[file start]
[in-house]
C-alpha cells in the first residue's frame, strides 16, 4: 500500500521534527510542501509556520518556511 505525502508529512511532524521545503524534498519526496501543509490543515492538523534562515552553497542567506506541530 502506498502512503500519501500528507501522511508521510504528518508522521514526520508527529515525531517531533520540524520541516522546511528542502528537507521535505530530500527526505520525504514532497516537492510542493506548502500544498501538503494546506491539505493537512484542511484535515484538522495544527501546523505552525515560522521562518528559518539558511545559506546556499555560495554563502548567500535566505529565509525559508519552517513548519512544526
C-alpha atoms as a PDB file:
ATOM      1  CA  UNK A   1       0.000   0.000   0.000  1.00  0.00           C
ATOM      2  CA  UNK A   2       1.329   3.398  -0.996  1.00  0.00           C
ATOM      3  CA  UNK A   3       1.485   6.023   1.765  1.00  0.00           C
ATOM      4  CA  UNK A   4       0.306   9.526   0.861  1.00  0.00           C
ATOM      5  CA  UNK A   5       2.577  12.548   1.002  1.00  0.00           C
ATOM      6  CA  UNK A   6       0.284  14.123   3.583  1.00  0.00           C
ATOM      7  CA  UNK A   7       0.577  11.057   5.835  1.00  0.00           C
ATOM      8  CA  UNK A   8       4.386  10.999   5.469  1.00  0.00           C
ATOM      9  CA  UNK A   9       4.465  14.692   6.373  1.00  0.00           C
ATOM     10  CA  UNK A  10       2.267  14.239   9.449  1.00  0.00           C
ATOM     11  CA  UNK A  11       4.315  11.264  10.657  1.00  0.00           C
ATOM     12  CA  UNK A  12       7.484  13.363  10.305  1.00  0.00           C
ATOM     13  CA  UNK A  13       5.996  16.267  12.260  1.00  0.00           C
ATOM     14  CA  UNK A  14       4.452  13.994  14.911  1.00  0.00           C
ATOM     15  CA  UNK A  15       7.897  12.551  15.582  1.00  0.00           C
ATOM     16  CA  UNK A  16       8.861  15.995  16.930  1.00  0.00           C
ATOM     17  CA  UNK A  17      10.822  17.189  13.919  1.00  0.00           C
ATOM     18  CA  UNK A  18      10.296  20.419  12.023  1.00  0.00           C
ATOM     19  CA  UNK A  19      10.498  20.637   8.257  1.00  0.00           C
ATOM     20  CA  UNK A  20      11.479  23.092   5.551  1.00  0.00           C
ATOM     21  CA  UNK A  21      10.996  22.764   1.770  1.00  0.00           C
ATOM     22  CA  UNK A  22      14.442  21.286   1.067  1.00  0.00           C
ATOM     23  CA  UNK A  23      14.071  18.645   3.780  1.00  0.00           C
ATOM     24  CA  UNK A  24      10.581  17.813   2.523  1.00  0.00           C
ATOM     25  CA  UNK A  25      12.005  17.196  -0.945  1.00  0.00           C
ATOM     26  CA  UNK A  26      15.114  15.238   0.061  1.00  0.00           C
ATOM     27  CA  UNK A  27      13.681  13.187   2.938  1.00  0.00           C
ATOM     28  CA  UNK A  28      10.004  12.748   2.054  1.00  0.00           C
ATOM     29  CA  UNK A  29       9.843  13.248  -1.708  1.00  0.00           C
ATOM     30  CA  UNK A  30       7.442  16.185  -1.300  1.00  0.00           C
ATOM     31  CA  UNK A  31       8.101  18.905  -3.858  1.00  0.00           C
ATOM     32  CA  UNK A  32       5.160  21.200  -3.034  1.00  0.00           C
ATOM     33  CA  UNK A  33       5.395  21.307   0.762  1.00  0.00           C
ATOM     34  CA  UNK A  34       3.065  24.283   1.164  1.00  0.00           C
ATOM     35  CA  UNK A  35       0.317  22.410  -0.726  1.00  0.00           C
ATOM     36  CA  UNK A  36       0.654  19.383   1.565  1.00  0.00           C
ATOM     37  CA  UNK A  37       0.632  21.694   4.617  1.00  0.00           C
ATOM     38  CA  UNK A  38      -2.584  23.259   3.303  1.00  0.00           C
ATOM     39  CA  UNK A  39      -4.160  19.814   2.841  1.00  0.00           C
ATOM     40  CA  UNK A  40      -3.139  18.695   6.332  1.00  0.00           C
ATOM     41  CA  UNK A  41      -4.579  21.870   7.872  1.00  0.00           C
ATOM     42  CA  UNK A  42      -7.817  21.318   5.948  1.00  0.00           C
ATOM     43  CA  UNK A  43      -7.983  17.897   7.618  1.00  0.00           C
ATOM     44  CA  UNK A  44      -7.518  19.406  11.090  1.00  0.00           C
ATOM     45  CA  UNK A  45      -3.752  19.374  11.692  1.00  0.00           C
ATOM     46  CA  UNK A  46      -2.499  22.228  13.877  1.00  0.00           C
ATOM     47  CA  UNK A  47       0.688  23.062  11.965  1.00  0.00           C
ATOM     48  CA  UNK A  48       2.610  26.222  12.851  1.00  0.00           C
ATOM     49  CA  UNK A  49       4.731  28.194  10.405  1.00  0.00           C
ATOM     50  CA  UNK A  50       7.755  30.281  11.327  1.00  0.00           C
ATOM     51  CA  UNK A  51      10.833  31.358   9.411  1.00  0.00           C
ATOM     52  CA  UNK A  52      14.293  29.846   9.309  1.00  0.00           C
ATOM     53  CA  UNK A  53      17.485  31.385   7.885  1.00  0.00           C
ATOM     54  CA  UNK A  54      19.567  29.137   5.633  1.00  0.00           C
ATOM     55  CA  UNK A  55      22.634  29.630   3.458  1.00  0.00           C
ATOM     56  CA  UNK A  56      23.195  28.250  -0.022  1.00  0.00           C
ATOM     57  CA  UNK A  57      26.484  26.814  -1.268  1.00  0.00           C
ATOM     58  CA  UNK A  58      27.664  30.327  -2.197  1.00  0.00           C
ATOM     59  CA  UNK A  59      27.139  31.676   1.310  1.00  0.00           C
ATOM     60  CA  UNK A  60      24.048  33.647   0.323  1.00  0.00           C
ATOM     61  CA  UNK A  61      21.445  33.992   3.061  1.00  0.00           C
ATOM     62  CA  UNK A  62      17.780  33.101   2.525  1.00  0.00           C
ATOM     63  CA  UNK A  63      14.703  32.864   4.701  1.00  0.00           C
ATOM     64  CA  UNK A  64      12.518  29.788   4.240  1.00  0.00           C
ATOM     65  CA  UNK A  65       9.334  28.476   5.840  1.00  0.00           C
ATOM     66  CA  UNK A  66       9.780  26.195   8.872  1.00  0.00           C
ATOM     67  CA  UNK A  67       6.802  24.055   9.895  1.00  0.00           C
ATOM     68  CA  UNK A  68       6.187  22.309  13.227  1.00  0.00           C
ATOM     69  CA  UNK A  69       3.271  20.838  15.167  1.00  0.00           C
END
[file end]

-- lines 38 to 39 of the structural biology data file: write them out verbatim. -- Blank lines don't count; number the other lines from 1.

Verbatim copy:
ATOM     35  CA  UNK A  35       0.317  22.410  -0.726  1.00  0.00           C
ATOM     36  CA  UNK A  36       0.654  19.383   1.565  1.00  0.00           C